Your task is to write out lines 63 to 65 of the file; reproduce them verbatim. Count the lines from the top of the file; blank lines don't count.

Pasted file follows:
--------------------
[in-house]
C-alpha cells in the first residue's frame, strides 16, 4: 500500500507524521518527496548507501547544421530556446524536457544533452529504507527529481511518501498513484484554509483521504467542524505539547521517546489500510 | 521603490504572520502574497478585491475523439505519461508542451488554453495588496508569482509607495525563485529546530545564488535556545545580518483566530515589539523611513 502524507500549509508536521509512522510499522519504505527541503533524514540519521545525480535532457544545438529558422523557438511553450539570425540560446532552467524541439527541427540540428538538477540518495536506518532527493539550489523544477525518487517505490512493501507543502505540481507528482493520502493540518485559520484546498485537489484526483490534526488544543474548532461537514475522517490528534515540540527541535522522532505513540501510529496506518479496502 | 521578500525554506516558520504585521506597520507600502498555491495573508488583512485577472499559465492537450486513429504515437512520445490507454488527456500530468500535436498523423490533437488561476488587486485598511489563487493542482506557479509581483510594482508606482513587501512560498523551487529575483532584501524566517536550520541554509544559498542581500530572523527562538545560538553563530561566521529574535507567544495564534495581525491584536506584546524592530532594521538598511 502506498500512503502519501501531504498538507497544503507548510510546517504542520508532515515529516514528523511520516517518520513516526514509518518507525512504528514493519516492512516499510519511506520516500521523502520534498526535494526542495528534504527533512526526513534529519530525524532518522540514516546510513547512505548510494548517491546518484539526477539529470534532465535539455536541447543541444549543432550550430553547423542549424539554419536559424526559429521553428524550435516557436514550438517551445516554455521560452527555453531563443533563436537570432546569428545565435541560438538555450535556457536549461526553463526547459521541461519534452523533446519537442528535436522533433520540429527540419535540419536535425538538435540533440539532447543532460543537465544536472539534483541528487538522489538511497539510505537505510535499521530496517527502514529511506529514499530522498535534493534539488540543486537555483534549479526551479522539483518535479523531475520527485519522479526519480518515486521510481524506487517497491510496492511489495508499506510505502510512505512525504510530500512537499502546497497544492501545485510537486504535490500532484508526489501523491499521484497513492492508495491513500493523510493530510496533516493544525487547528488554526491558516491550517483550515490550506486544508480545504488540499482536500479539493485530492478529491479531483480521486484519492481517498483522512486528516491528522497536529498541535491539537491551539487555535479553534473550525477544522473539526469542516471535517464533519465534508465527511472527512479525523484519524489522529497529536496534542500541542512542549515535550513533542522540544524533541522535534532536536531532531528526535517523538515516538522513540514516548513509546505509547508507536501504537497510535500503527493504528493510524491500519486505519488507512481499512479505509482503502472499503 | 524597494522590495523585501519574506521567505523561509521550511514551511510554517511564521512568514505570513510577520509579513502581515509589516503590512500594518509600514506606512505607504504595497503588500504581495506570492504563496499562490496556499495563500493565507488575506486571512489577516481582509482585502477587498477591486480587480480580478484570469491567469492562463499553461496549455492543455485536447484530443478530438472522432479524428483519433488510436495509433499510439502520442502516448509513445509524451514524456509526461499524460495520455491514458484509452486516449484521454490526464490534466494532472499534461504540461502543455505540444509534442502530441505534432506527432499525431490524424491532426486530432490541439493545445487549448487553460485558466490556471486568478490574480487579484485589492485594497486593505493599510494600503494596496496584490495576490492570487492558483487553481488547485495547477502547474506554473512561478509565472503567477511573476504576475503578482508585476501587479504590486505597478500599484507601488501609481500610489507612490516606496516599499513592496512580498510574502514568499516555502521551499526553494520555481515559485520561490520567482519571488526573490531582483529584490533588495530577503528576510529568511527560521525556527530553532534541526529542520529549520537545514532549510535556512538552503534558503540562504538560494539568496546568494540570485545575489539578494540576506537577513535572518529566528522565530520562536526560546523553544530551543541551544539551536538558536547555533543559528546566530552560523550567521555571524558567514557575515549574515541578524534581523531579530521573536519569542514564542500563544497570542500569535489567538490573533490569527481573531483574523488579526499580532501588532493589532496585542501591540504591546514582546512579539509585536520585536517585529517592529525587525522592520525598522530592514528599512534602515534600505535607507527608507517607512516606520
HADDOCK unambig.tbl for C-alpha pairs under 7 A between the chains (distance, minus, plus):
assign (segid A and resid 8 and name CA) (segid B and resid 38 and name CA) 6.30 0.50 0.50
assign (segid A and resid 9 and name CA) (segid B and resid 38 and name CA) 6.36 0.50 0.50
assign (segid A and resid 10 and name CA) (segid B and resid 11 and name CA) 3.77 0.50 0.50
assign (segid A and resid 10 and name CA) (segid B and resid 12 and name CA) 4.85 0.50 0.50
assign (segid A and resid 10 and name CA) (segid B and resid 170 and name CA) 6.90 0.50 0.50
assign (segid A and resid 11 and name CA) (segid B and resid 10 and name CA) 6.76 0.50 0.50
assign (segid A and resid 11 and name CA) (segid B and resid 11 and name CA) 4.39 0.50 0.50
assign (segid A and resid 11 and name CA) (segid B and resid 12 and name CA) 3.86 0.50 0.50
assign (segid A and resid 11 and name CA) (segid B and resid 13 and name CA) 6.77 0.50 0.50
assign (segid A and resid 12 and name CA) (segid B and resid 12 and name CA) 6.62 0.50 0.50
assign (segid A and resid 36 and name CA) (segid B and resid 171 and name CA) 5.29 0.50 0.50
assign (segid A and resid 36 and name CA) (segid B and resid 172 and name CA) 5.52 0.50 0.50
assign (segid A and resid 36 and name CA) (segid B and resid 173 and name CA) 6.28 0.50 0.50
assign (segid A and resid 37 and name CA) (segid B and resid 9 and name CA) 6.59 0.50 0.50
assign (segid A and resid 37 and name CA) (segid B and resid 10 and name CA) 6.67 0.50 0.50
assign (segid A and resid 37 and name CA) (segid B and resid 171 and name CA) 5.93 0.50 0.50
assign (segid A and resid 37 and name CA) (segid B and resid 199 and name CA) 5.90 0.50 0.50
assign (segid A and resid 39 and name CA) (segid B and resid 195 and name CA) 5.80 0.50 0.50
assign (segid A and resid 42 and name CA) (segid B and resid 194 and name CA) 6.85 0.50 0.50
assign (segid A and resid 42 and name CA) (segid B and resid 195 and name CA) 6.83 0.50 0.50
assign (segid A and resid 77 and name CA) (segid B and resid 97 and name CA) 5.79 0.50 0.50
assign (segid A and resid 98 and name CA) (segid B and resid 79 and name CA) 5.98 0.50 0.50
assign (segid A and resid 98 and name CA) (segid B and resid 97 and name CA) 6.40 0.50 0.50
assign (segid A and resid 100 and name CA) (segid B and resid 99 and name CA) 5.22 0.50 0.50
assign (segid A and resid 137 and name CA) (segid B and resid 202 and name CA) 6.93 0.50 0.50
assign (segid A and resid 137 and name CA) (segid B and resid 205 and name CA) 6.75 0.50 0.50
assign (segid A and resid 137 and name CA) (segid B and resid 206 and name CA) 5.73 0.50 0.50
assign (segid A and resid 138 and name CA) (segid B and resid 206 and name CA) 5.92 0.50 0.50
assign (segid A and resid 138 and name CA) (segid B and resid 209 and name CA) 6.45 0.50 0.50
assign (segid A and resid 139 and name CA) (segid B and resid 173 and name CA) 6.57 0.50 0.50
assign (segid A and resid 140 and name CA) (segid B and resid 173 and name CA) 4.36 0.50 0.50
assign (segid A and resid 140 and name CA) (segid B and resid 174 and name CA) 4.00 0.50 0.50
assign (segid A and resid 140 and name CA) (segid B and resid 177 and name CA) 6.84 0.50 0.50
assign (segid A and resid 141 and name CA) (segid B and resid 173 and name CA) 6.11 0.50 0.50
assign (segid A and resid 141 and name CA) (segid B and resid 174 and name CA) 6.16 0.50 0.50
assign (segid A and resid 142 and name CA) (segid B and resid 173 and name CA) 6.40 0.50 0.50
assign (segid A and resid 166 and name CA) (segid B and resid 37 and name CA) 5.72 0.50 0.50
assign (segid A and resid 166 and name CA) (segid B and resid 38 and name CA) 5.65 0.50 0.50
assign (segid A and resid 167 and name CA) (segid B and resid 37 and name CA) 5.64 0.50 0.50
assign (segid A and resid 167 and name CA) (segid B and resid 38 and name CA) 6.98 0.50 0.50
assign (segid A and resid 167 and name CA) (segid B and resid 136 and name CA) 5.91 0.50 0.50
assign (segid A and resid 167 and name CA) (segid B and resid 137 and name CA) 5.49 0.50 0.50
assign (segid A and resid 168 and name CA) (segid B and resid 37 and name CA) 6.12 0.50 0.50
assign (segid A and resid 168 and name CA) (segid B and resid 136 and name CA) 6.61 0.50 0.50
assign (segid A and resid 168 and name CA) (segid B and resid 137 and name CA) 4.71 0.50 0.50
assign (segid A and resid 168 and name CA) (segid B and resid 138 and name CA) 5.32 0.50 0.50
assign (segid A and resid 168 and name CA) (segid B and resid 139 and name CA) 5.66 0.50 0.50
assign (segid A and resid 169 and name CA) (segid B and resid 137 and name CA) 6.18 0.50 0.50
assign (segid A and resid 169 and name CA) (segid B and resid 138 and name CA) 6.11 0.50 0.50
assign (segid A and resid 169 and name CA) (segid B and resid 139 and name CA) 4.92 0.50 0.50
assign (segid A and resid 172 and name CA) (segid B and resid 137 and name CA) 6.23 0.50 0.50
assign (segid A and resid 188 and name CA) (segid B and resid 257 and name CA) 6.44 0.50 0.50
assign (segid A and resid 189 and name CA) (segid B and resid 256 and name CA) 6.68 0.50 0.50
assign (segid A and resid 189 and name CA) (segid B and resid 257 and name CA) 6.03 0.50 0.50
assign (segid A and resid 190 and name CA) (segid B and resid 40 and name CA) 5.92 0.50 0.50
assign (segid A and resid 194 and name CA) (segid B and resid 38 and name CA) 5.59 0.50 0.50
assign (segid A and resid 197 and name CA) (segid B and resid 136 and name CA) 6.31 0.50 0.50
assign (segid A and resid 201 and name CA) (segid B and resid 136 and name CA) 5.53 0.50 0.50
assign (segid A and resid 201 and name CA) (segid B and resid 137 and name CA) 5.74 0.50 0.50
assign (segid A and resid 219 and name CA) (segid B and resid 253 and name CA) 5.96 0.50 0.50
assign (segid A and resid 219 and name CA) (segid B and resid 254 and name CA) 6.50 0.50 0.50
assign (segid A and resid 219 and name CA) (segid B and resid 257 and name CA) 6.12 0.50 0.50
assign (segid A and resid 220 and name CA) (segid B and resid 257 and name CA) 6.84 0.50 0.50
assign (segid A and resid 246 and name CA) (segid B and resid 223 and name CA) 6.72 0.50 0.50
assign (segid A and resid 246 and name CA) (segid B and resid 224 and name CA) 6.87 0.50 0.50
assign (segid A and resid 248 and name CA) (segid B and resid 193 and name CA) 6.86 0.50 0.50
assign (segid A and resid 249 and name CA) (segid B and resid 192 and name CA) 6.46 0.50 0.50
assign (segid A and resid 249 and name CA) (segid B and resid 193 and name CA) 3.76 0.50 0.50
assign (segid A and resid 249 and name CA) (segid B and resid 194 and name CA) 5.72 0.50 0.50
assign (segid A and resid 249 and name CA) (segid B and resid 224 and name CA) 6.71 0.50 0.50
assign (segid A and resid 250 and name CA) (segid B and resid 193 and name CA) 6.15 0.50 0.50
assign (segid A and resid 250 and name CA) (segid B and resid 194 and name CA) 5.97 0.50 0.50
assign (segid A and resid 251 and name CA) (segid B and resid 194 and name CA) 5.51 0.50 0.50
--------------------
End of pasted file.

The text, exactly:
assign (segid A and resid 219 and name CA) (segid B and resid 253 and name CA) 5.96 0.50 0.50
assign (segid A and resid 219 and name CA) (segid B and resid 254 and name CA) 6.50 0.50 0.50
assign (segid A and resid 219 and name CA) (segid B and resid 257 and name CA) 6.12 0.50 0.50